The most award winning
healthcare information source.
TRUSTED FOR FOUR DECADES.
Patent foramen ovale (pfo) with or without an interatrial septum aneurysm considered by some to be a common "occult" cardiopathy associated with cardioemboli stroke, is a common incidental finding in healthy young adults and not emboligenic by itself. The association between PFO and ischemic stroke remains controversial; therefore, Petty and colleagues sought to determine the frequency of PFO among various subtypes of cerebral infarction.
One hundred sixteen ischemic stroke patients consecutively referred for transesophageal echocardiography (TEE) during a six-month period were studied. A PFO was detected in 37 (32%) of this patient group. The mean age (± SD) of patients with PFO, 60 + 3 years, was not different from the age of those without a PFO (6 + 2 years; P = NS). PFO was more frequent among men (39%) than women (20%) (P = 0.03).
Patients with PFO had a lower frequency of the common risk factors for ischemic stroke, atrial fibrillation (P = 0.04), diabetes mellitus (P = 0.04), hypertension (P = 0.05), and peripheral vascular disease (P = 0.05) than those patients without PFO.
PFO was found in 22 of 55 (40%) patients with cerebral infarcts of uncertain cause and in 15 of 61 (25%) of those with infarcts of known cause (P = NS). (See Table.)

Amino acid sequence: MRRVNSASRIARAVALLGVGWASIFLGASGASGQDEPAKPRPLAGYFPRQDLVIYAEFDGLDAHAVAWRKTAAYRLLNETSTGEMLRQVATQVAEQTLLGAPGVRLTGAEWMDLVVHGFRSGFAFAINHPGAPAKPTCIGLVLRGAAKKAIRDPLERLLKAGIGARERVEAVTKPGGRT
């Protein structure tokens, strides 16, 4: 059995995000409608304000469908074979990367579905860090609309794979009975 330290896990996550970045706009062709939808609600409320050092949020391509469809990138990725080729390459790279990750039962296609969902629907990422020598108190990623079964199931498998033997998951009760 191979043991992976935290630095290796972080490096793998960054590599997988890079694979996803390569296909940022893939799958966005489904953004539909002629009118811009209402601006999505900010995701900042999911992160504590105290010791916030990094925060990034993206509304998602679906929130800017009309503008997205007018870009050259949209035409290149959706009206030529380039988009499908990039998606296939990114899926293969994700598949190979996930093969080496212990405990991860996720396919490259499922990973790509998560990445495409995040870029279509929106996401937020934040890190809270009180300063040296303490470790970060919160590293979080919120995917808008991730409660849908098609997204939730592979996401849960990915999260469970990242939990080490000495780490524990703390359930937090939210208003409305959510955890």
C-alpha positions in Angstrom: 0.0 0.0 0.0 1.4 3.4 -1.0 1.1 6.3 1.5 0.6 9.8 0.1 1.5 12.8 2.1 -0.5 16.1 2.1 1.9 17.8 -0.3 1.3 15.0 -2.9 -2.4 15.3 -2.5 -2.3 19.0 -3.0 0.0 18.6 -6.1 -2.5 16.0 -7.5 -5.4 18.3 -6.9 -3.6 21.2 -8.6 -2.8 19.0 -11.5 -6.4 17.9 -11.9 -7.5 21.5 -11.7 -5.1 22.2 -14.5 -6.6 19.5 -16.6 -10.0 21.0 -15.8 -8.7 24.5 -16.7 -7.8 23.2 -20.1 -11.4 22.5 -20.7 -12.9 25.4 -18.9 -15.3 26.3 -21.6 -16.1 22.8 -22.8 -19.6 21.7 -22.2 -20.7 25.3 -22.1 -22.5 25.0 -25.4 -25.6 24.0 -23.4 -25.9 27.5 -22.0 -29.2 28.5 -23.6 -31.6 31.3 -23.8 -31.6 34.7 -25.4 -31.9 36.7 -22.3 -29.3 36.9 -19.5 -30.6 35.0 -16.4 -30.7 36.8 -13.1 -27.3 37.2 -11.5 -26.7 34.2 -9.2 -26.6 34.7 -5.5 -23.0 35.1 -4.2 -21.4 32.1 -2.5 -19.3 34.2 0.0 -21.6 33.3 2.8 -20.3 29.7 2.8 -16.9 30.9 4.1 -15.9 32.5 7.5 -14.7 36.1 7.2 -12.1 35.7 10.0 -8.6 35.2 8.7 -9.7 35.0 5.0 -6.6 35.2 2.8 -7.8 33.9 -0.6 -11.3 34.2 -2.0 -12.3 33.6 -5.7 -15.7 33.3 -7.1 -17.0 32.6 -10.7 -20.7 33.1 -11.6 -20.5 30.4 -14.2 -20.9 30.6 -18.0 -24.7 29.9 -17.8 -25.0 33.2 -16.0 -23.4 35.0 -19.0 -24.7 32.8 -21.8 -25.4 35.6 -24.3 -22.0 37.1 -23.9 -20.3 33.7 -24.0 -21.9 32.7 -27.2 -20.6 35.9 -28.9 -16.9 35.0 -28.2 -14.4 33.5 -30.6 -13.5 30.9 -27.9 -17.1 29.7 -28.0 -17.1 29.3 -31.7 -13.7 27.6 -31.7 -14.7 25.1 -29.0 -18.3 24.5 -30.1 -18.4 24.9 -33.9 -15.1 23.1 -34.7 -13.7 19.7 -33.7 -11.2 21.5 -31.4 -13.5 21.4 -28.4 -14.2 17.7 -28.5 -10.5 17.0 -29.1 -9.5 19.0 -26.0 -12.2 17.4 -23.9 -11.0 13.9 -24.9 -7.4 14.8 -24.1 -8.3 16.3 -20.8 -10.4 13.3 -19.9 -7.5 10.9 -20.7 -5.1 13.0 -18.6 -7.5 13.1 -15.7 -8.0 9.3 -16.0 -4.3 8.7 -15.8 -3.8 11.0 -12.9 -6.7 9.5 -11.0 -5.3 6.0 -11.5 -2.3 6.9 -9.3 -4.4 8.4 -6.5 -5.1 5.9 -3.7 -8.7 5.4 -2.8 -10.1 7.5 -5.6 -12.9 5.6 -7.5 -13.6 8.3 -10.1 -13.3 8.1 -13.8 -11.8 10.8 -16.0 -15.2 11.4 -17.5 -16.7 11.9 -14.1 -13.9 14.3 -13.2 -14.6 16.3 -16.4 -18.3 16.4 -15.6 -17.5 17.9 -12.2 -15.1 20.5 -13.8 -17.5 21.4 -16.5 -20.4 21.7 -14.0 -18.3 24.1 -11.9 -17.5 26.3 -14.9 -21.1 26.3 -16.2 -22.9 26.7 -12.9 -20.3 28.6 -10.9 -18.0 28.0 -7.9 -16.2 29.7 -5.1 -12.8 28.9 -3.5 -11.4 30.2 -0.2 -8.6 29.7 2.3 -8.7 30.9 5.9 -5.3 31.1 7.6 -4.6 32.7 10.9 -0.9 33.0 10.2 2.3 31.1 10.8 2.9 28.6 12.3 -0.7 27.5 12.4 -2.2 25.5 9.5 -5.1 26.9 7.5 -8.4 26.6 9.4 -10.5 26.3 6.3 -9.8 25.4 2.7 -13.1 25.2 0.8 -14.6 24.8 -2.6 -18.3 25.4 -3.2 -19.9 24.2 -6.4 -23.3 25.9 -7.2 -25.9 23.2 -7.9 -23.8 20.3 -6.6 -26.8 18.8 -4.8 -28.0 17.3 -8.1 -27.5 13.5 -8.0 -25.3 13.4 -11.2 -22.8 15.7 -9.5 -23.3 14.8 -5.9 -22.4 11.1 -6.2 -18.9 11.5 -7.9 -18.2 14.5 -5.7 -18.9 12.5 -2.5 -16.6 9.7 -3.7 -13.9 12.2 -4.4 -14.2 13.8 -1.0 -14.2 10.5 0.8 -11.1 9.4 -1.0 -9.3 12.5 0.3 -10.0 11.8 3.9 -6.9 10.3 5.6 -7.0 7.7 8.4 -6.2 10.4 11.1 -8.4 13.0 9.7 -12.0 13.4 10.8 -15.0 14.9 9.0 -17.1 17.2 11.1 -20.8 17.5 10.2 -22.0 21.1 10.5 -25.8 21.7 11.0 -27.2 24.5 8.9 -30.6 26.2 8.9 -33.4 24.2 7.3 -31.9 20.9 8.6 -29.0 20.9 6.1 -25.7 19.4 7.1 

In 68 patients, the Valsalva maneuver produced a right to left or a bidirectional shunt confirming the potential of PFO to allow paradoxical embolism. Nineteen of 38 patients (50%) with infarcts of uncertain cause had such shunts, but only six of 30 (20%) patients with infarcts of known cause had a positive Valsalva maneuver (P = 0.01). Nevertheless, the authors did not find an overrepresentation of clinical markers for paradoxical embolism, deep vein thrombosis, pulmonary embolism, prior stroke, or TIA in patients with PFO.
Type of Infarct Patients with PFO (%)
Infarcts of unknown cause (n = 55) 40
Infarcts of known cause (n = 61) 25
Cardioembolic (n = 29) 21
Atherothrombotic (n = 12) 25
Given the high frequency of PFO in autopsy studiesup to 27% in one report (Hayes PT, et al. Mayo Clin Proc 1984;59:17-20)and the overrepresentation of PFO among patients with infarcts of uncertain cause, PFO may be an important and under-recognized mechanism of ischemic stroke. In this study, the high frequency of PFO among patients with infarcts of known cause (see Table) and the low frequency with which markers of paradoxical embolism were found in patients with PFO and stroke raises questions about the importance of PFO as a stroke risk factor. Therefore, for the present, it seems prudent to consider paradoxical embolism via a PFO as a cause of stroke only when the patient also has a documented peripheral venous thrombosis or when stroke was triggered by a Valsalva maneuver. In the absence of such clinical markers, the discovery of a PFO on TEE in a patient with a recent cerebral infarct should be considered more an incidental finding than the cause of stroke, and the clinician must search for other causes. jjc